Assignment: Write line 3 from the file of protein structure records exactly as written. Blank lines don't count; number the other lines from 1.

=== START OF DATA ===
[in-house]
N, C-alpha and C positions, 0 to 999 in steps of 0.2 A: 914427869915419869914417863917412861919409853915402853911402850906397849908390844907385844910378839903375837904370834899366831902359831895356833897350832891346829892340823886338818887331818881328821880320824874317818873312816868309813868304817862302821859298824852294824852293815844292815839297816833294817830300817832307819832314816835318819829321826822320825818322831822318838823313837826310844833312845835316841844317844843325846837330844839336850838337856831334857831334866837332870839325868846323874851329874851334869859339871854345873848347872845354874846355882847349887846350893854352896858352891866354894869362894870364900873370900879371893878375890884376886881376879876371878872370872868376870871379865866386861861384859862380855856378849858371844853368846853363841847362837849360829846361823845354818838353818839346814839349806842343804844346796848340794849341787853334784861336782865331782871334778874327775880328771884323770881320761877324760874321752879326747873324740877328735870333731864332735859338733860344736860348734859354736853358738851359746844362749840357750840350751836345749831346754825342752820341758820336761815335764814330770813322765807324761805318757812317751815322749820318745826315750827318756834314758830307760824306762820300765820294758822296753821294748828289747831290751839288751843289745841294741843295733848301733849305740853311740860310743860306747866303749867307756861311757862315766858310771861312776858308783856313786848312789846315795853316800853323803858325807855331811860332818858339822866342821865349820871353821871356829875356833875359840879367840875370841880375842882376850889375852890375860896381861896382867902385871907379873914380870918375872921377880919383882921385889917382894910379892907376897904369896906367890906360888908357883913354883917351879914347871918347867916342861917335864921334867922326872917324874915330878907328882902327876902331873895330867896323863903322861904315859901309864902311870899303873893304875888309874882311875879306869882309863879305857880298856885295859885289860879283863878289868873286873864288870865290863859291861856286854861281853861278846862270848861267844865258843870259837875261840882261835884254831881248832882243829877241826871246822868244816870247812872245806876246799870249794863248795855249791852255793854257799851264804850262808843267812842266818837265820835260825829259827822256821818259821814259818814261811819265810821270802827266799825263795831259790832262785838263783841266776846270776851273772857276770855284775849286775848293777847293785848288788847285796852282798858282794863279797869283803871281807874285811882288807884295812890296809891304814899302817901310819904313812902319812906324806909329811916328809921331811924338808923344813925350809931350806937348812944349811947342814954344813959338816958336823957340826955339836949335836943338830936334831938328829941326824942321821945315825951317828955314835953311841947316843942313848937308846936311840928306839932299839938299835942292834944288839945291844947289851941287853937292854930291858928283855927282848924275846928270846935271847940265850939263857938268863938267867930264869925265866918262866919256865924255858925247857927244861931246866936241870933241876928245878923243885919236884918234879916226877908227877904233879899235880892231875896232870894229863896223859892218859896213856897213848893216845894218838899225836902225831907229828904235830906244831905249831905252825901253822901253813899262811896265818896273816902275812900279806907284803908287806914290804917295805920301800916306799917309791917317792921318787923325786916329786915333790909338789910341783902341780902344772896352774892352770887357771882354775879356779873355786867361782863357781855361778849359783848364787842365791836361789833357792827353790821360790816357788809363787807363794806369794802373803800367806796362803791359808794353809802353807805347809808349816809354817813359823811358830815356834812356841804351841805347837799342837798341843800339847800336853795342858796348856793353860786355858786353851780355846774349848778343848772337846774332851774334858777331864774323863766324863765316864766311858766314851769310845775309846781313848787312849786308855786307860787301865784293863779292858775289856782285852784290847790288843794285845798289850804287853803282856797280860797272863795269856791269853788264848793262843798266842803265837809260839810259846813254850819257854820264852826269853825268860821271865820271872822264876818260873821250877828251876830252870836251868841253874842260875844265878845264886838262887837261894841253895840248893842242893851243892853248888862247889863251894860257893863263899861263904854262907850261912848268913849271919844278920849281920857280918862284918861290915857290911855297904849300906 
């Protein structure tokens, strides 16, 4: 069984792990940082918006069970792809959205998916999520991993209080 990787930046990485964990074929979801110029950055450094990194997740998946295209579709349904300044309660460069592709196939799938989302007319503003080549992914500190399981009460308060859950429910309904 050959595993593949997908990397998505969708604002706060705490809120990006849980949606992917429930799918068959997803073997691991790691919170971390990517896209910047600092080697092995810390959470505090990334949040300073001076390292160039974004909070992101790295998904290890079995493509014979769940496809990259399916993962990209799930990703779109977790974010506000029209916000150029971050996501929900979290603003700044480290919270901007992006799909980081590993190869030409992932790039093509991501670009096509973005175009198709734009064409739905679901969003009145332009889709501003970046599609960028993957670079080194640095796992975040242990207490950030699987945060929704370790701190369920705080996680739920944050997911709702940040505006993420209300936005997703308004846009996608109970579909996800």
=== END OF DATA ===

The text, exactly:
């Protein structure tokens, strides 16, 4: 069984792990940082918006069970792809959205998916999520991993209080 990787930046990485964990074929979801110029950055450094990194997740998946295209579709349904300044309660460069592709196939799938989302007319503003080549992914500190399981009460308060859950429910309904 050959595993593949997908990397998505969708604002706060705490809120990006849980949606992917429930799918068959997803073997691991790691919170971390990517896209910047600092080697092995810390959470505090990334949040300073001076390292160039974004909070992101790295998904290890079995493509014979769940496809990259399916993962990209799930990703779109977790974010506000029209916000150029971050996501929900979290603003700044480290919270901007992006799909980081590993190869030409992932790039093509991501670009096509973005175009198709734009064409739905679901969003009145332009889709501003970046599609960028993957670079080194640095796992975040242990207490950030699987945060929704370790701190369920705080996680739920944050997911709702940040505006993420209300936005997703308004846009996608109970579909996800």